Tag Archives: Patchwork

Patchwork tote

We all know about the evils of plastic bags … aside from their inherent ugliness, and the fact that they cut into your hands something beastly when they’re full, the environmental impact outweighs all of these by some distance. Their manufacture is carbon intensive, they take hundreds of years to degrade in landfill, and they’re a menace to flora and fauna if dropped and left to blow around the place.

How about an attractive alternative?

Patchworked from reclaimed denim and corduroy jeans, this tote is a monochrome dream with a flash of purple to lift it out of sombre winter dullness … purple silk trim around the top and on the handles, and an abstract machine-embroidered floral design to complement the colour.

 

 

 

 

 

 

I’ve left pocket details from the original garments on each end of the bag … handy little receptacles for phones, keys, and the other small but vital bits and pieces that inevitably sink to the bottom of big bags!

It’s lined in a sturdy black cotton … I love the way the purple embroidery really pops colour on the black … and it makes the bag reversible, should you fancy a change of mood.

But would you want to, with these gorgeous, sweetly patterned, appliqued cotton jersey roses on the outside?

And look … another pocket on the front …

I love this bag … it’s costing me a real pang to part with it! But it’s available right now in my Etsy shop – a completely unique, one of a kind bag that’s practical, stylish and environmentally friendly.

Keepsake Quilt: White Work … ’til death us do part

In between all my other makes, I have been taking a class with Karen Ruane – embroidering, embellishing, creating cloth – patchworked white work, hand embroidered, to create a very personal keepsake quilt.

I wanted to use one of my favourite poems in the piece (Leisure by W H Davies) … but got frustrated with the cross stitch on so small a scale, so I have set this piece aside for now – I will be coming back to it later to finish off, as I am happy with the rest, though it does need damp stretching before I work on it more.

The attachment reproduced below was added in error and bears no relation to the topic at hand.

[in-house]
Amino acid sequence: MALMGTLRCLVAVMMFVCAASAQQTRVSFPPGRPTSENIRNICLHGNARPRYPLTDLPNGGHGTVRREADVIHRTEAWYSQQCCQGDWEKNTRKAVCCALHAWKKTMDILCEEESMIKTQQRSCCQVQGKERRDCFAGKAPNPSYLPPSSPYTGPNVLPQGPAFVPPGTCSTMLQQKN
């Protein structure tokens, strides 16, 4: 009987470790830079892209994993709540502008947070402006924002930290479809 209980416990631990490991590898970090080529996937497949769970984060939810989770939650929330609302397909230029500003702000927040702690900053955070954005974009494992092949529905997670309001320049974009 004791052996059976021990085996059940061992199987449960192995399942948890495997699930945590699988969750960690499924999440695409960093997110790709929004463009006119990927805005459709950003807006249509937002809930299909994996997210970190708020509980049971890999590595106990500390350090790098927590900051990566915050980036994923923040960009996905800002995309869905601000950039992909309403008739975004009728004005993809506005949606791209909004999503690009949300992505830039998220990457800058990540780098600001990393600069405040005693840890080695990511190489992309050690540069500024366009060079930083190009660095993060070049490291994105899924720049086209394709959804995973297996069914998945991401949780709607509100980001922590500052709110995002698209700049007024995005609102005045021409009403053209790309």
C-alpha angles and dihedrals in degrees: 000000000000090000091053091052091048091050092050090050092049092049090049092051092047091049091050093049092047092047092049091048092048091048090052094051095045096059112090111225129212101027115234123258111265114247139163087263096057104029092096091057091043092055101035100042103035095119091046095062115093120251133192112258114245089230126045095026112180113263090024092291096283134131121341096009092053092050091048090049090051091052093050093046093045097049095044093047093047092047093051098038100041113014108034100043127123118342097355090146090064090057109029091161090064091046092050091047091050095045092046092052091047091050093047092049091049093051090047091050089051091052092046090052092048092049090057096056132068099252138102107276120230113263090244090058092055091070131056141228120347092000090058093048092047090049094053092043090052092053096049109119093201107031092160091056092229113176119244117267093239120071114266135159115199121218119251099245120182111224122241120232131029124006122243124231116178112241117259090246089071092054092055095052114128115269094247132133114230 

That cross stitch is  really not working for me, so I will unpick it and start again using running stitch, but cross stitch will appear as lettering elsewhere in the overall cloth.

I know this, because as I have been working on different sections, it has become clear to me where this piece is going. It will be a wedding cloth – picking up memories from our wedding day, and the significant events in our life since we married. So these elements will be incorporated, somewhere along the line:

My wedding dress – a section from the buttoned back of the bodice, and probably some of the roses as well, our 3 babies’ hospital bands, some of the broken strings of pearls that belonged to my grandmother, and the locket my other grandmother gave me. All of them deeply personal ….

I’ve wanted to do a piece with my wedding dress for a long time now, and this seems like the perfect opportunity – I’ve never been quite certain what I wanted, though I knew somewhere along the line I wanted to incorporate some of the language of flowers into it. So I will have the roses from the bodice, but I will also include these:

Oak leaves – for courage and endurance, and ivy, which signifies marriage and fidelity.

And so I have progressed. A second piece, smocked:

I wanted to do something that was reminiscent of christening gowns, and I think this green embroidery over crushed ivory silk works … but have connected back to marriage vows by ‘hiding’ marriage vows within the folds …

For me this connects back to the idea in the ‘Leisure’ poem, that we need to stand and stare, to touch and search, to uncover this cloth’s message.

It is difficult not to get a bit panicky about how long this is going to take … especially as it has to fit into the ‘times between’  … but I am looking forward to taking my time over it and seeing what else this cloth has to teach me as I travel along with it.

For now, I am gathering strength to apply scissors to dress … and wondering if I should wear it, Miss Haversham-like, for dinner one last time before I deconstruct it.